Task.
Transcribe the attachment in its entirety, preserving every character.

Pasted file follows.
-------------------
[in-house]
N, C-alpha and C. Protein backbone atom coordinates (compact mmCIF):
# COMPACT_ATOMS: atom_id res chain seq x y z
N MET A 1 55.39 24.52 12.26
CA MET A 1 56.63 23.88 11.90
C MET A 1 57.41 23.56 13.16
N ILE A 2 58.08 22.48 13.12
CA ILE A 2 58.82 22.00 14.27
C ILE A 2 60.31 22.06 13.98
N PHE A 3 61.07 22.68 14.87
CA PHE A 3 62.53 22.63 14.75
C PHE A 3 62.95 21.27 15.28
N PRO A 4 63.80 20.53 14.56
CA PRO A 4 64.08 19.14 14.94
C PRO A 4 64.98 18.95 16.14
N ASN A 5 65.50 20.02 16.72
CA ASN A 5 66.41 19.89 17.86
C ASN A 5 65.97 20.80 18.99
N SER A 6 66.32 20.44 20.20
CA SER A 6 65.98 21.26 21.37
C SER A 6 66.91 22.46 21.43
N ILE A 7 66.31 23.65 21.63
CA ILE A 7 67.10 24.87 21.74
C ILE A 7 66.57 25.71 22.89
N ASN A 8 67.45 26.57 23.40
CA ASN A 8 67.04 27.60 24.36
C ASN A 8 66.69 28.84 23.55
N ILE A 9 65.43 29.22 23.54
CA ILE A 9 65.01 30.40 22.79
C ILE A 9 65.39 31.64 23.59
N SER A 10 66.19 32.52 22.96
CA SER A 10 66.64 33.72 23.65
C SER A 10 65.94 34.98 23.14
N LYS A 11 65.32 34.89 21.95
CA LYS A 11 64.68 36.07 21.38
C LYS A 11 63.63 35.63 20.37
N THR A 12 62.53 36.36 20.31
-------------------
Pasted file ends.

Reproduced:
[in-house]
N, C-alpha and C. Protein backbone atom coordinates (compact mmCIF):
# COMPACT_ATOMS: atom_id res chain seq x y z
N MET A 1 55.39 24.52 12.26
CA MET A 1 56.63 23.88 11.90
C MET A 1 57.41 23.56 13.16
N ILE A 2 58.08 22.48 13.12
CA ILE A 2 58.82 22.00 14.27
C ILE A 2 60.31 22.06 13.98
N PHE A 3 61.07 22.68 14.87
CA PHE A 3 62.53 22.63 14.75
C PHE A 3 62.95 21.27 15.28
N PRO A 4 63.80 20.53 14.56
CA PRO A 4 64.08 19.14 14.94
C PRO A 4 64.98 18.95 16.14
N ASN A 5 65.50 20.02 16.72
CA ASN A 5 66.41 19.89 17.86
C ASN A 5 65.97 20.80 18.99
N SER A 6 66.32 20.44 20.20
CA SER A 6 65.98 21.26 21.37
C SER A 6 66.91 22.46 21.43
N ILE A 7 66.31 23.65 21.63
CA ILE A 7 67.10 24.87 21.74
C ILE A 7 66.57 25.71 22.89
N ASN A 8 67.45 26.57 23.40
CA ASN A 8 67.04 27.60 24.36
C ASN A 8 66.69 28.84 23.55
N ILE A 9 65.43 29.22 23.54
CA ILE A 9 65.01 30.40 22.79
C ILE A 9 65.39 31.64 23.59
N SER A 10 66.19 32.52 22.96
CA SER A 10 66.64 33.72 23.65
C SER A 10 65.94 34.98 23.14
N LYS A 11 65.32 34.89 21.95
CA LYS A 11 64.68 36.07 21.38
C LYS A 11 63.63 35.63 20.37
N THR A 12 62.53 36.36 20.31